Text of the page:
As time goes by, it seems as if the world was spinning faster each and every day, as if history was being written at a quicker pace than ever. Somehow this is the truth and the perception of the truth. The truth because information, events, discoveries, crisis, natural disasters all over the globe can be recorded, saved and shared with the world in a matter of minutes, if not seconds. For this very same reason it is a perception that history is advancing at an accelerated rate because time isn’t going any faster. As the registry of history has changed over decades, societies have changed in the same magnitude but surprisingly States haven’t changed all that much.

In 1648, after the Thirty Years War, the Treaties of Westphalia drafted what can be currently known as territorial sovereignty. In International Relations, this event placed the state as a central actor and as a ruling political unit; one that was recognized by other states and has indivisible sovereignty over the territories within its borders. From this point on, the integration between nation and state has been virtually seamless and bound together by history and law. As a result of the previously mentioned, states were born, and throughout almost three centuries they have grown and matured into what they are now. Part of their maturing process is the Charter of the United Nations that reaffirmed the principle of sovereignty and established clear obligations and limits to all states. An effort to modernize the state is the emergence of supranational regional organizations like the European Union, where states give up part of their sovereignty to benefit from integrating among neighbors. The effectiveness of these type of initiatives can be questioned because, regardless of the objective states have a tendency to protect their sovereignty.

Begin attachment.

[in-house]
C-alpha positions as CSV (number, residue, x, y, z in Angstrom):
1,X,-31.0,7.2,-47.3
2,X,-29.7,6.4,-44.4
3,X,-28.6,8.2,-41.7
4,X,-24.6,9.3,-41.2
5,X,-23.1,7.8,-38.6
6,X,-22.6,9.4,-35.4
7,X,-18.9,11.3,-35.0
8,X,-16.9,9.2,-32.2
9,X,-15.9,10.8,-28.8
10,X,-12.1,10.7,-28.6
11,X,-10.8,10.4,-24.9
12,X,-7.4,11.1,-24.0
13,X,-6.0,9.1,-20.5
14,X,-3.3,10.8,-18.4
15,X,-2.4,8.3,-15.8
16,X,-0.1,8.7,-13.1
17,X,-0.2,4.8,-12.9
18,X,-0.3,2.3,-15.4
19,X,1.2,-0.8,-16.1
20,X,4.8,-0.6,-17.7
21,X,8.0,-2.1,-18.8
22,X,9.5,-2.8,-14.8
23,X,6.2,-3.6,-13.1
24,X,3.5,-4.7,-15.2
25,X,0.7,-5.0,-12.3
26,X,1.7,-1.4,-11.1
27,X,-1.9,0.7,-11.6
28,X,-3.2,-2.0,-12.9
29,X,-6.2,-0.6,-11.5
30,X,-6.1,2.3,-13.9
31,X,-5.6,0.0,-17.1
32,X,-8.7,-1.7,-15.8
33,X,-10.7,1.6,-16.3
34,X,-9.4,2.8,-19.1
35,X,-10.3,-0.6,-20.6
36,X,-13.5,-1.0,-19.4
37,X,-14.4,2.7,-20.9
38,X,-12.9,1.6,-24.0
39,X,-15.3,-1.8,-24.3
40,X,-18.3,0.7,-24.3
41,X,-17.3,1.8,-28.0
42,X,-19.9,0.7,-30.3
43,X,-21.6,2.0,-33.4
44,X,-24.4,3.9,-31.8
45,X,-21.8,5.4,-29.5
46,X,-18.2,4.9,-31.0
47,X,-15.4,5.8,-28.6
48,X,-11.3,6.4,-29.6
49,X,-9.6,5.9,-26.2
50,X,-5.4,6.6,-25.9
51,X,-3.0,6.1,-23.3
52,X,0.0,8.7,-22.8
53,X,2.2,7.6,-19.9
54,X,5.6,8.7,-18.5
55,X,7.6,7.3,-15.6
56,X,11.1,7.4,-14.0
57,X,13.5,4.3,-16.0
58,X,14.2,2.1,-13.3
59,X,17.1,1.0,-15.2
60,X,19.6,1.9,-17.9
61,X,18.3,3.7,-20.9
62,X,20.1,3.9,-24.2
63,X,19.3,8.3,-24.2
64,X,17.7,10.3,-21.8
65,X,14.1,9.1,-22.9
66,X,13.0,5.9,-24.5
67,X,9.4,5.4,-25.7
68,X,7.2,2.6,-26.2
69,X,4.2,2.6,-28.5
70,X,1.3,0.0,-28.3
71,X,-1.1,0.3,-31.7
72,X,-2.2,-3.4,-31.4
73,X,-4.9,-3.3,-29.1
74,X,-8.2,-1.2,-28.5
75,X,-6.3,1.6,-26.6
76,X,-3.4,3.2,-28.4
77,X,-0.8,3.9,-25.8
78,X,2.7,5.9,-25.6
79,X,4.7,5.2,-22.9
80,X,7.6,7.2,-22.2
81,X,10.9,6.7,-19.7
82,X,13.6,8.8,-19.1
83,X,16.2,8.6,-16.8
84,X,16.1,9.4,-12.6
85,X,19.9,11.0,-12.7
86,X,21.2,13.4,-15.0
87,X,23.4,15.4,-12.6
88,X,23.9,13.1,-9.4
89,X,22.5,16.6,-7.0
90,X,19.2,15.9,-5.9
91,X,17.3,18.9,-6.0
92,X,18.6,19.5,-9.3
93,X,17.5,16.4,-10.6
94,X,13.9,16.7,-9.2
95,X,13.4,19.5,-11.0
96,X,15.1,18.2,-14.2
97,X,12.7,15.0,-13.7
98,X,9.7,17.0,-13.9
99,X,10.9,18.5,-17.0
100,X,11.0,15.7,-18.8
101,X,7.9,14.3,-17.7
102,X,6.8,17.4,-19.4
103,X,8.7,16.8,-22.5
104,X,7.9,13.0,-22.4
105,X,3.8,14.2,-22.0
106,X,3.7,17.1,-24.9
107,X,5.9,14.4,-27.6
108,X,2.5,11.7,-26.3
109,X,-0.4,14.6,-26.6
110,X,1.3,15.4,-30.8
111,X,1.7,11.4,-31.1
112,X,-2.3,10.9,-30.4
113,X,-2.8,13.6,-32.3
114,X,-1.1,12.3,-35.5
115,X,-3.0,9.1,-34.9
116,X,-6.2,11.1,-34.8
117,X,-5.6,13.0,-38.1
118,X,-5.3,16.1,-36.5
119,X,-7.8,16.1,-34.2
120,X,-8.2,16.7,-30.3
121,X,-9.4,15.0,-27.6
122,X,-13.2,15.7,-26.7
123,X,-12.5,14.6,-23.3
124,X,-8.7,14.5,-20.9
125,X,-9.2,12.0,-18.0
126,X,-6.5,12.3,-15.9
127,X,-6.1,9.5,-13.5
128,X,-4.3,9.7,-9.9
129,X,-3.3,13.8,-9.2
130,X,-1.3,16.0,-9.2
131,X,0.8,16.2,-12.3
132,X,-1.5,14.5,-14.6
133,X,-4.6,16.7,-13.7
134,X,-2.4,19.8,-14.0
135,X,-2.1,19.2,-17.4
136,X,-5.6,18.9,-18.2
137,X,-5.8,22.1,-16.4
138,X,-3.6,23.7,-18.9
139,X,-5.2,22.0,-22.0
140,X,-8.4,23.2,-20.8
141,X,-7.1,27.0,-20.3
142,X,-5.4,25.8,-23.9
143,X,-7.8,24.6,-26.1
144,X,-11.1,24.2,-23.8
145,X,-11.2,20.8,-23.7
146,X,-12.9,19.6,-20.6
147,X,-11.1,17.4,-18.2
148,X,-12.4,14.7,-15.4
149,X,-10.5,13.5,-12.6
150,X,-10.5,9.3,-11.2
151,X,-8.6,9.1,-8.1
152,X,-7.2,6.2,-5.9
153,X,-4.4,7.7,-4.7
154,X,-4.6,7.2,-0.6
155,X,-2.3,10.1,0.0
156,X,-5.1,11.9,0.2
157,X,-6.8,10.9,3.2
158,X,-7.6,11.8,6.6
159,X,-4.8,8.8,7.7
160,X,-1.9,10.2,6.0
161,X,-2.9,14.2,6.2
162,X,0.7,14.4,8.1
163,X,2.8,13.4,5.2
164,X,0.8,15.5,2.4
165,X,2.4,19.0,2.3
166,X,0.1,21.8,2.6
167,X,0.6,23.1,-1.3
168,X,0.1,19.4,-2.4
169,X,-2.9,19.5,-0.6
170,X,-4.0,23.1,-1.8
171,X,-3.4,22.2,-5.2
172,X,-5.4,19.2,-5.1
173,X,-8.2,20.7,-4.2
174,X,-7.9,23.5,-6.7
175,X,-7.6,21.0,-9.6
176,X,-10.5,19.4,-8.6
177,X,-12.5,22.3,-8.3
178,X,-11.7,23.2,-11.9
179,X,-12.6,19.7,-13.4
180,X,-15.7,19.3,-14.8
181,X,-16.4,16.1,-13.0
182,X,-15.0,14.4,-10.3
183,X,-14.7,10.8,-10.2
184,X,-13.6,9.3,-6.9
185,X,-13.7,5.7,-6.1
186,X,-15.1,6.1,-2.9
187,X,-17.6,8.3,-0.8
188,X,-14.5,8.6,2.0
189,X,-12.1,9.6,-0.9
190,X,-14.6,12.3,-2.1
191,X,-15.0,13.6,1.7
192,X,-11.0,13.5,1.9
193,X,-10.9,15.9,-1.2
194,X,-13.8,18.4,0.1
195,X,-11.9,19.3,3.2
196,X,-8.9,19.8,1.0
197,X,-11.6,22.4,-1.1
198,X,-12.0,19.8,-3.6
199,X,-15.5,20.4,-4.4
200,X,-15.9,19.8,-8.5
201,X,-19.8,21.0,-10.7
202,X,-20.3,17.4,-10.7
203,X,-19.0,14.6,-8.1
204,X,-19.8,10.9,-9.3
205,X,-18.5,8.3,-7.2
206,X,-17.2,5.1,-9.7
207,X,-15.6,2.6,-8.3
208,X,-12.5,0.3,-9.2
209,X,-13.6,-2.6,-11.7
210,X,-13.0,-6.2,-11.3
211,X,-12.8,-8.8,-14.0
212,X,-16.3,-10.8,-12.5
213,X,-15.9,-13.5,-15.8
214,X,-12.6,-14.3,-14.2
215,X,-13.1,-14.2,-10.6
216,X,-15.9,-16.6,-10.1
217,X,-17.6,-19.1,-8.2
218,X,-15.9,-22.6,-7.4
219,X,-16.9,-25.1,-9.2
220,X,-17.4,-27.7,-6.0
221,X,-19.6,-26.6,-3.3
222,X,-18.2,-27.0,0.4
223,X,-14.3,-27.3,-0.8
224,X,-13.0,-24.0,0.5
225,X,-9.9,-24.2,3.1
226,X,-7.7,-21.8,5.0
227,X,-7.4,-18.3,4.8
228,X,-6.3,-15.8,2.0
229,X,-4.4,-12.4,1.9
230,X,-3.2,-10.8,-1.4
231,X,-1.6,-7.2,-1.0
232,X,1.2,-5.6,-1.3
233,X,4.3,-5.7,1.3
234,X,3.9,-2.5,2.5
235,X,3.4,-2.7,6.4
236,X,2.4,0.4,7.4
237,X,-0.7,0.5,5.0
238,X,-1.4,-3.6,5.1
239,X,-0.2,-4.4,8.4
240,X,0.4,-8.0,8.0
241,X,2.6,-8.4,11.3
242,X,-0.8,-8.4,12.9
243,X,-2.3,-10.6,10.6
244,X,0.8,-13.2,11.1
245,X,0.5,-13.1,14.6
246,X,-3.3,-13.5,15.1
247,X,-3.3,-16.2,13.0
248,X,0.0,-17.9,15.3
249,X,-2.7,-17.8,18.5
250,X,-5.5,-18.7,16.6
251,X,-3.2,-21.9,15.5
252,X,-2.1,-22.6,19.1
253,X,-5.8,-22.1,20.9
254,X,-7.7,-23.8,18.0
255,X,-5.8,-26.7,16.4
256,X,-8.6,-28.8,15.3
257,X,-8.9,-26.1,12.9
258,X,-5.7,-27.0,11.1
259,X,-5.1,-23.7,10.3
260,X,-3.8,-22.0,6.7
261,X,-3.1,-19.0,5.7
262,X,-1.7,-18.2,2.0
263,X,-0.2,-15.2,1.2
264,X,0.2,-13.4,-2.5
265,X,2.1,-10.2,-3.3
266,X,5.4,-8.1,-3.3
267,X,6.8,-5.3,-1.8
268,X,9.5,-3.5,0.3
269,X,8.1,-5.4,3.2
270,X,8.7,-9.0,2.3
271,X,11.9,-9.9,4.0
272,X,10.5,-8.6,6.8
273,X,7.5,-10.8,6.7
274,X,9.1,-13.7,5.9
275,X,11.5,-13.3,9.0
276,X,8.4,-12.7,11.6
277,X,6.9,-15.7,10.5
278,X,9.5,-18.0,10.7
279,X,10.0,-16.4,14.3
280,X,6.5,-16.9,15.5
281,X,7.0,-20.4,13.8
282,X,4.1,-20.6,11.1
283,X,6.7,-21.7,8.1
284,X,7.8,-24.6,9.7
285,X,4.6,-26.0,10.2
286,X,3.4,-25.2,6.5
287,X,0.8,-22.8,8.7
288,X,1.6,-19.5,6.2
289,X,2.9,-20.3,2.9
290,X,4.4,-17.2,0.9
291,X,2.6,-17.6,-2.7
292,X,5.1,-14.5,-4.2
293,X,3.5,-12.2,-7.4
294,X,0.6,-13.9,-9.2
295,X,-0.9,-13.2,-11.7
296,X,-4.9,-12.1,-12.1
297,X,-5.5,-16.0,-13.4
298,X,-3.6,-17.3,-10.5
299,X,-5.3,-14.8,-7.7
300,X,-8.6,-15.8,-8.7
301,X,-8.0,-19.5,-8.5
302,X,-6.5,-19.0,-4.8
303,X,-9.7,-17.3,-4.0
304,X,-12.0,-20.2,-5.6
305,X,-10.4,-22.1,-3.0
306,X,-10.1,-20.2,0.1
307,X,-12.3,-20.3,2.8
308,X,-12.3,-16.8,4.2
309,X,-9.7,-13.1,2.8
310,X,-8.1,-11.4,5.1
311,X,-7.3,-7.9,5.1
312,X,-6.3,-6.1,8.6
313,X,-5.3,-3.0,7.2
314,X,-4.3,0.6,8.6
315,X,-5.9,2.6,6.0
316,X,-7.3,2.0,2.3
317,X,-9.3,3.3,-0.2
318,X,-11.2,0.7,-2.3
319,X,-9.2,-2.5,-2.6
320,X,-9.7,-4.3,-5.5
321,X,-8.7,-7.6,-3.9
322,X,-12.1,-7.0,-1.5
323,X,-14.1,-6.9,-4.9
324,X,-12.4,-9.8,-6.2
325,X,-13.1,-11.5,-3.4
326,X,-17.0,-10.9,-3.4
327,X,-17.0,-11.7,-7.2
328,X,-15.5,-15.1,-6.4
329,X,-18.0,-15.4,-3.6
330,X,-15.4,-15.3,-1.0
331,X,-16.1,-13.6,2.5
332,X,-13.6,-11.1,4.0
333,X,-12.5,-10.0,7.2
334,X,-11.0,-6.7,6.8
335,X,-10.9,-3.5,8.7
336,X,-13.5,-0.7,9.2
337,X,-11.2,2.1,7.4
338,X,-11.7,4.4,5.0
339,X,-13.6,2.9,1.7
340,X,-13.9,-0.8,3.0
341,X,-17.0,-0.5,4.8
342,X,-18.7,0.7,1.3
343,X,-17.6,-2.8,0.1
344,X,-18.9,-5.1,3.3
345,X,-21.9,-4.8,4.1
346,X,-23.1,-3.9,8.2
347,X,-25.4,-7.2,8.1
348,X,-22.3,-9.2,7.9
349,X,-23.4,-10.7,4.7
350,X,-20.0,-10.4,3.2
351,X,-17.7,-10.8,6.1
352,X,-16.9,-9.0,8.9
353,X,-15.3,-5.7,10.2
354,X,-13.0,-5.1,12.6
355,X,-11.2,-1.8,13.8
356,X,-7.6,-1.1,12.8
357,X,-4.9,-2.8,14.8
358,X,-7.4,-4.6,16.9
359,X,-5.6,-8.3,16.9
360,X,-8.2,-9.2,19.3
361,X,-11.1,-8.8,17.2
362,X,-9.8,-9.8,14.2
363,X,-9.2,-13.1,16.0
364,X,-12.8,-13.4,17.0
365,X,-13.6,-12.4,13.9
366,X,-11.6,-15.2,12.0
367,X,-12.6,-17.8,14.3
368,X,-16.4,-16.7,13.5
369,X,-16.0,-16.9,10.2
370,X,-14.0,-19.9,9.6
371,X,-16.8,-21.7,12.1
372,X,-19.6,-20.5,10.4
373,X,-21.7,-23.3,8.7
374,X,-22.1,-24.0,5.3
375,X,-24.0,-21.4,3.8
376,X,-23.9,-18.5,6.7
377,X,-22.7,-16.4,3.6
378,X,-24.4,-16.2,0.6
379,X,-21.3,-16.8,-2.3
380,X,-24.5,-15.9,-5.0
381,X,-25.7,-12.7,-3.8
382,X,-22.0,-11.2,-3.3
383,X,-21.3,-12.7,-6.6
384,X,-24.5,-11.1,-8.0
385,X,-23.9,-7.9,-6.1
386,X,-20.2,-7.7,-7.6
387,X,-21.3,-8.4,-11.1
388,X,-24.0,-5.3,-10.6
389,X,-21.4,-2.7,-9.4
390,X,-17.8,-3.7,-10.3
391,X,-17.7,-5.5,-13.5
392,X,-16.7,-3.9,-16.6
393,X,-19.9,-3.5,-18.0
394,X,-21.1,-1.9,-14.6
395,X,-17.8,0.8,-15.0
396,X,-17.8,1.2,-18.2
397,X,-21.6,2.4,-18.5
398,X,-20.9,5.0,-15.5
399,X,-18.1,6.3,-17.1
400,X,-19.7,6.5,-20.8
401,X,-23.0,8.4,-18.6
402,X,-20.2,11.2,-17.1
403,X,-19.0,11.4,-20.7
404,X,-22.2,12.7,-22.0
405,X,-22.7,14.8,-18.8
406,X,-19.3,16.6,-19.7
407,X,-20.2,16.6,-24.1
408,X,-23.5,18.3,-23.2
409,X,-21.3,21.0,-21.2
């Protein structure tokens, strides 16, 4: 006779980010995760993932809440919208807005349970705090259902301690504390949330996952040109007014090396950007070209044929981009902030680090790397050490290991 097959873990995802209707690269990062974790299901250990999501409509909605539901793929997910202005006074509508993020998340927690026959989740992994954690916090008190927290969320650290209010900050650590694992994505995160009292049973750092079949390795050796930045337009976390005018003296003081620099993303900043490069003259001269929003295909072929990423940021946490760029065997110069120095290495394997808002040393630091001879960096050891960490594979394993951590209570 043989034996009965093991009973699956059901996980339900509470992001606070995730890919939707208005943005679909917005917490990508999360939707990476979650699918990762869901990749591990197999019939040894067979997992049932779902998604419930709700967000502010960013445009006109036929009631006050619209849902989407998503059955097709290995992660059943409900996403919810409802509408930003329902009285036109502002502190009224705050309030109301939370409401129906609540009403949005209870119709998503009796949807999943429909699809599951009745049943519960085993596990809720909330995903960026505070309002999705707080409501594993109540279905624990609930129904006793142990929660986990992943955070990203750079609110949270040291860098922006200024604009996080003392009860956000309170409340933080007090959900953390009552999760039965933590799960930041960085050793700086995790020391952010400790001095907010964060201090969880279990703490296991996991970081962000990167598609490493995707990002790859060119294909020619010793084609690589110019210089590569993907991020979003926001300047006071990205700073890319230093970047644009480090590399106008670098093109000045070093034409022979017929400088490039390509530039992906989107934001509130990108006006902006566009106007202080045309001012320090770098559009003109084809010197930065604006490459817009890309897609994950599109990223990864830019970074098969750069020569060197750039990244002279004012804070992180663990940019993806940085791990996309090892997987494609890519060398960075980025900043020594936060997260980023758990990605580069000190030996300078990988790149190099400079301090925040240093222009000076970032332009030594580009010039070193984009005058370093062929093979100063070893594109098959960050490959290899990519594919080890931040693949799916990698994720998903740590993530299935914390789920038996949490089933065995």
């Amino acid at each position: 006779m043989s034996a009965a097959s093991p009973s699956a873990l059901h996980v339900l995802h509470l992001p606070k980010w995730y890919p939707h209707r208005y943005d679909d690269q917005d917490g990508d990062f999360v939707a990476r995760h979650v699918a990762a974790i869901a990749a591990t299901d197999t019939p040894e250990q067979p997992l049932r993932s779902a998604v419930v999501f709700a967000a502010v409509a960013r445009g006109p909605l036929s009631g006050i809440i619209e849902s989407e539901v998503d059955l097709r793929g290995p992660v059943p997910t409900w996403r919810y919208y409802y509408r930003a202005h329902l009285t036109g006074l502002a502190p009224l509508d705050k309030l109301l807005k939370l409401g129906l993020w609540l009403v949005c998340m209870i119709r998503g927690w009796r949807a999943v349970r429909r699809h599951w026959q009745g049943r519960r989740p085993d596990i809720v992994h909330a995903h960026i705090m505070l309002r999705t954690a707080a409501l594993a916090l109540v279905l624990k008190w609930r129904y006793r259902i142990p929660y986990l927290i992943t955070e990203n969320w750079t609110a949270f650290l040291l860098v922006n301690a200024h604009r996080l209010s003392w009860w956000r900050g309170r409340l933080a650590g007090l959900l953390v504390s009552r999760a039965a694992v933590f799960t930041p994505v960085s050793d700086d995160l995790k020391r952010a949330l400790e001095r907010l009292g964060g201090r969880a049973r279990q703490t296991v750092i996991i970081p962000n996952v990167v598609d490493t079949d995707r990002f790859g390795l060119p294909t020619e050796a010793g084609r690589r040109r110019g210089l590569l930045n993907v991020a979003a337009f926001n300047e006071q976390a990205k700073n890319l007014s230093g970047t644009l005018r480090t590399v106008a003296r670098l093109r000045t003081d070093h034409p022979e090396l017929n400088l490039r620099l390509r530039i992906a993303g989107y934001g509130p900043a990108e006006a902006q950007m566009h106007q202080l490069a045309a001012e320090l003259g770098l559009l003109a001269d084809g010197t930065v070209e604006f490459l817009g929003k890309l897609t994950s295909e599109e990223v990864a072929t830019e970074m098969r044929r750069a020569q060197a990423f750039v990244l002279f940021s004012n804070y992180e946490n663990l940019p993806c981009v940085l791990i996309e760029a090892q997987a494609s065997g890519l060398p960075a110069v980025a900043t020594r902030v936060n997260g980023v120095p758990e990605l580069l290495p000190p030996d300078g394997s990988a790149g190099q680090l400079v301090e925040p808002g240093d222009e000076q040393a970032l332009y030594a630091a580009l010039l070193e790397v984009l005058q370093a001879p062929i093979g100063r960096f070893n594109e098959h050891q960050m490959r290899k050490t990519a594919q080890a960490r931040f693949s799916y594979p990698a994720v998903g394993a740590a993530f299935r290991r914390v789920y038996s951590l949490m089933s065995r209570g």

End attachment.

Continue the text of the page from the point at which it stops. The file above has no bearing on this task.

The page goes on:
The fact that the state has remained almost the same as it was determined centuries ago provides a clear example of the rigidity it has when facing current issues. For example, when the Industrial Revolution occurred, only a century after the Peace of Westphalia, states were focused mainly on how to increase production and be ahead of others in an attempt to have a stronger economy than its competitors, states became competitors. In the present time, states still compete to have control over the international economy but now the setting has changed, resources are insufficient for the high demand and there is the unavoidable problem of climate change and its consequences. Economics and its dynamics have changed abruptly and states still have struggles to adapt to this new way of making business. As a result, states try to protect their domestic production but at the same time have to still be open enough for other to be able to sell in their territory.

In this sense, the state as it was pictured is not designed for the pressures that arise every day in the international sphere. States currently face global problems like, once again, climate change, large waves of migrations due to conflict or natural disasters, epidemic bursts of illnesses or simply the vast transfer of information from one place to another. These problems are rising to a global scale, and unlike states, problems don’t care for sovereignty of borders, they don’t care for how institutions work. For this reason, states are limited, as Bauman and Bordoni claim in their book State of Crisis, to try to find local solutions to global problems. Although, sovereignty is needed for the existence of states, it also is the biggest obstacle to workout solutions that can mitigate the consequences of global issues.

States, as they were envisioned in the past centuries, will no longer be effective as a unit and actor of international relations due to the wide variety of changing dynamics and problems of the world, as well as the arrival of new actors. The fact is that history is advancing at a faster pace forces states to adapt to it and try to catch up with it. In a way, sovereignty seems to be the right answer when organizing territories and the exercise of control over them. However, it is difficult that something designed so long ago be effective in the circumstances that the world is in the present, not to mention the future.

Photo credit: Flo Razowsky